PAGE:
Aggressive Defense For Those Charged With Felonies In Georgia
Determining whether your criminal charges are for felonies or misdemeanors is vital because of the differences in penalties as well as future negative repercussions.
The Official Code of Georgia defines felonies as crimes that are punishable by death or by imprisonment for life or for at least a year. It further defines “forcible felonies” as those offenses that involve physical force or threats of violence. The code classifies crimes as misdemeanors when they do not meet the criteria of felonies. In addition, under Georgia law all traffic offenses are also misdemeanors and punishable by incarceration in the county jail.
Examples of felonies are violent crimes such as murder, rape, kidnapping, arson, aggravated assault, burglary, and robbery. Additional considerations are as follows:
- Some crimes that are typically labeled misdemeanors, such as stalking, may be classified as felonies when there has been a prior conviction or court order to stay away.
- When a weapon is involved, a crime that might otherwise be classified as a misdemeanor becomes a felony charge. Aggravated assault is an example.
- Nonviolent felonies include conspiracy and varieties of theft, including certain white collar crimes and internet-based crimes.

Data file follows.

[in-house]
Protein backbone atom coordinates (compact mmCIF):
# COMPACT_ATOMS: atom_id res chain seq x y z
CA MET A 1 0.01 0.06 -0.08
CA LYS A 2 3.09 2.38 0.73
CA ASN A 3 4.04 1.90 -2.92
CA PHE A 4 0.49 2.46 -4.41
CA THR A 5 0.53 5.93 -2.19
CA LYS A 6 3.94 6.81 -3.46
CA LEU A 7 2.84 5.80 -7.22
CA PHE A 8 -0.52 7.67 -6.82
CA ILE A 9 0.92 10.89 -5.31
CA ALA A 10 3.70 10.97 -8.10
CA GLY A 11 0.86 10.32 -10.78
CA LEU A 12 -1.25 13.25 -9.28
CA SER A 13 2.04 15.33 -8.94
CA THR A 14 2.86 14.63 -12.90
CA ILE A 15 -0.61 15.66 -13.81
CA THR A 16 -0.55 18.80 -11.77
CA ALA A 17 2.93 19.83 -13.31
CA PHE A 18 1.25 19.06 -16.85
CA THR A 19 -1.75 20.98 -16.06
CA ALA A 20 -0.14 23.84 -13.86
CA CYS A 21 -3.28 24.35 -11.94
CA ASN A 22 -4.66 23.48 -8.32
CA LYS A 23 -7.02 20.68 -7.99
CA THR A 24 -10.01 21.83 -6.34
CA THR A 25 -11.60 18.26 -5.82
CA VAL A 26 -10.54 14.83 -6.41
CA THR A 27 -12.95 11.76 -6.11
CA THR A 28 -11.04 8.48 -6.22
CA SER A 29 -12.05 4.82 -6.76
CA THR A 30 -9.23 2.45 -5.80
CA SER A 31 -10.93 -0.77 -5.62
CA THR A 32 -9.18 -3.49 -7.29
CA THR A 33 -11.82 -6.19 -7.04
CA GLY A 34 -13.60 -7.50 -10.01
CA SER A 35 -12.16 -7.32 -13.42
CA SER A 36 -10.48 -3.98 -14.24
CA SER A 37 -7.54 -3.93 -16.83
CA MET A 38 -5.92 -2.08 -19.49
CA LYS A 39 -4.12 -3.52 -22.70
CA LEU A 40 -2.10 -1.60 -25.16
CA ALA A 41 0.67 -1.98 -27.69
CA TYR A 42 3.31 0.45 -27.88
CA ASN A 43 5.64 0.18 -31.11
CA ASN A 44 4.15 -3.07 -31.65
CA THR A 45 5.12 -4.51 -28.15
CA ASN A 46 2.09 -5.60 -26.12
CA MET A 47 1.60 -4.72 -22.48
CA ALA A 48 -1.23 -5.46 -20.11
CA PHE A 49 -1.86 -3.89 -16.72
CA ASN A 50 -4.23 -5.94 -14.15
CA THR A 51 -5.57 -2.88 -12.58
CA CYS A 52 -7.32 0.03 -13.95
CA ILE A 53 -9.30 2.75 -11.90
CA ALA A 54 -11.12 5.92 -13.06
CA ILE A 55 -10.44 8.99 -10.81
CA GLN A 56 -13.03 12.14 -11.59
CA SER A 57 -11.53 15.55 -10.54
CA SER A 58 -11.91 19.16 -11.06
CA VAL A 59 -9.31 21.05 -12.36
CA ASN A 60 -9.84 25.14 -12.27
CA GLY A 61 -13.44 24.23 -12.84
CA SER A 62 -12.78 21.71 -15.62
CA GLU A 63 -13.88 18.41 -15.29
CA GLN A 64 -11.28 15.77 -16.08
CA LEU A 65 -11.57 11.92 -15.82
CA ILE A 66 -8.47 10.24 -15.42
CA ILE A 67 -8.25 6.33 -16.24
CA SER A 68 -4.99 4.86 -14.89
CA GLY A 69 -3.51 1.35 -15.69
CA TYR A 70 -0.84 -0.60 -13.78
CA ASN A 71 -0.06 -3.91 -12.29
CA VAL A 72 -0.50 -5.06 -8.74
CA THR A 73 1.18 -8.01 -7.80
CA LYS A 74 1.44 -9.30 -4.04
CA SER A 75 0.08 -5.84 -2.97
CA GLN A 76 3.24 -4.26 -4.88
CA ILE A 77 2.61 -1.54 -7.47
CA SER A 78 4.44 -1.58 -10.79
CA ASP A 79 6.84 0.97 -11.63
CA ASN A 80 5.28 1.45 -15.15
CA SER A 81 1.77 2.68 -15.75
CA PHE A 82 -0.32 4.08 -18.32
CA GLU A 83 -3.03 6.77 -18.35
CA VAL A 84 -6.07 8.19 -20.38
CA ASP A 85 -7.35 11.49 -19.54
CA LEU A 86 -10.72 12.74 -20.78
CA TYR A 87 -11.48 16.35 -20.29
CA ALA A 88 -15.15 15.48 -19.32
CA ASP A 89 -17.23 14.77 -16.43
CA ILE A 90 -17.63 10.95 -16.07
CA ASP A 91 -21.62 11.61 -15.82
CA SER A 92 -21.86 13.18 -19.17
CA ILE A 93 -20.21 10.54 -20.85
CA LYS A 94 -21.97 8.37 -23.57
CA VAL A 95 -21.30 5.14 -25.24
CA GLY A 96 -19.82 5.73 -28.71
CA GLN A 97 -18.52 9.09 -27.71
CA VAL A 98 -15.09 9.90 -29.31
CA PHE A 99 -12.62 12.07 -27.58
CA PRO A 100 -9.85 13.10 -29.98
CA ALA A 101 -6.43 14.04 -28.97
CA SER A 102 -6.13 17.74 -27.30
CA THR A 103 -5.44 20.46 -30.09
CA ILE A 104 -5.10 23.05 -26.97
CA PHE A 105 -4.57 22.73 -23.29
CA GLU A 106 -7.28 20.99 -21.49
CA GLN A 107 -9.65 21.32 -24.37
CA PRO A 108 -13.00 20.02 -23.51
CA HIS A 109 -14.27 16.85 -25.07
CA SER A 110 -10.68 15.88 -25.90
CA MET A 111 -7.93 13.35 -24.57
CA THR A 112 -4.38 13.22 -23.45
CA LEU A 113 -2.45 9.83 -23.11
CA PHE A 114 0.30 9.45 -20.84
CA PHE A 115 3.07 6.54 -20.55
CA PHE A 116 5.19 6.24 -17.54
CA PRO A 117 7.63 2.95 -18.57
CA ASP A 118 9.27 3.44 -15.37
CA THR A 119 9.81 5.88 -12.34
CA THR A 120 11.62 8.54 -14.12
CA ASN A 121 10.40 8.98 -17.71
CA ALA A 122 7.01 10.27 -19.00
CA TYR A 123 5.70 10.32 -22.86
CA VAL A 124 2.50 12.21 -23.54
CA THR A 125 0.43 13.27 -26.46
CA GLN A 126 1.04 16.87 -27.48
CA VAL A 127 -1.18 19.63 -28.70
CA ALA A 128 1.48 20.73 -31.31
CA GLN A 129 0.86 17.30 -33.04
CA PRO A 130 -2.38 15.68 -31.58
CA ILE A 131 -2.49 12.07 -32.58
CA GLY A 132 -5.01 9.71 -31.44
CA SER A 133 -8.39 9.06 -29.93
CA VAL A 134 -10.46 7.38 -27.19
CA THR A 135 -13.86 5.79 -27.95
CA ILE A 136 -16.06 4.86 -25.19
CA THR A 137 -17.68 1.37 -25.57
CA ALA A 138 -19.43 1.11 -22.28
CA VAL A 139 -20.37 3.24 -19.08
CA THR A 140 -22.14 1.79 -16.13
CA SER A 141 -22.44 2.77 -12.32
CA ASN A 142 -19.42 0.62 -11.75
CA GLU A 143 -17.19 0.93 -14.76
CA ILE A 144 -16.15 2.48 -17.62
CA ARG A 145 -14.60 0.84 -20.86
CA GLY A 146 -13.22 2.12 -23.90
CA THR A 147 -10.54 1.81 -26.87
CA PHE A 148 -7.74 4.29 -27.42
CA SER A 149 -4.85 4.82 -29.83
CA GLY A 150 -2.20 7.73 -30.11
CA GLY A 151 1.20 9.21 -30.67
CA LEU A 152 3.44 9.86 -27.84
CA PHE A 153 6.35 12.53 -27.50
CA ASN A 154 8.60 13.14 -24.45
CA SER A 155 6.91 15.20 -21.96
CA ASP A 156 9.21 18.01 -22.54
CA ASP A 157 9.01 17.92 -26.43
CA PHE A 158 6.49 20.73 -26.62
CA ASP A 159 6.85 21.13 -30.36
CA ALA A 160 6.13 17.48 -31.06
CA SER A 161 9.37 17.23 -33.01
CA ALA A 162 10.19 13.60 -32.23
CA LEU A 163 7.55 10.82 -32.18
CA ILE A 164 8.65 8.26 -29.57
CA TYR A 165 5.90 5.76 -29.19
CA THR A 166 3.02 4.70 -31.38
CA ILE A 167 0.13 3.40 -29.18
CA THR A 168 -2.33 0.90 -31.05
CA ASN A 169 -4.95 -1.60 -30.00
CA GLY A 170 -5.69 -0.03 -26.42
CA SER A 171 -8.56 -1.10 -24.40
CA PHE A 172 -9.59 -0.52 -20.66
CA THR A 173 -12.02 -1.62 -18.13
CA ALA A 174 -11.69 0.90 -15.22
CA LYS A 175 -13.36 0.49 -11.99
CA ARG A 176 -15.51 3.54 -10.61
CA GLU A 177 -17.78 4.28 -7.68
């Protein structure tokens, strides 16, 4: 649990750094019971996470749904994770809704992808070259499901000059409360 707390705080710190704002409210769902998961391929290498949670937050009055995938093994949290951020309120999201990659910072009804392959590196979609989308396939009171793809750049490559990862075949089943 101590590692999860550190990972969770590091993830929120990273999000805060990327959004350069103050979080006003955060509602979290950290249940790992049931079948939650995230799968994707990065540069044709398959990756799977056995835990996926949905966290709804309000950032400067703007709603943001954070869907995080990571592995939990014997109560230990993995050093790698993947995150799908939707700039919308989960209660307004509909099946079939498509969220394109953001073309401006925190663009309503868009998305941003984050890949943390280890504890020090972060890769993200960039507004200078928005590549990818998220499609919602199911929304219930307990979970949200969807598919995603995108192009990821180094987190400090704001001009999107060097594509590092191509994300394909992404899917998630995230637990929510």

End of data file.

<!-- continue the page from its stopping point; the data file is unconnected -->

For an attorney’s analysis of the criminal charges that you are facing, turn to the Sarah Cornejo Law, LLC.
Why Is A Felony So Serious?
A prison sentence is a harsher punishment than a short time in jail. Even after the penalty phase is over, a felony conviction will likely have long-term consequences such as the ineligibility to vote, or carry weapons, loss of employment, loss of status or the ability to become a U.S. citizen, deportation, or loss of a professional license. Your life’s path and goals will determine which repercussions of a felony conviction may hit you the hardest.
What you do need to know is that you do not have to just accept whatever criminal charges a prosecutor brings against you. A skilled and determined defense attorney may persuade a prosecutor, judge or jury to lower your charges from felony to misdemeanor level – or dismiss them altogether.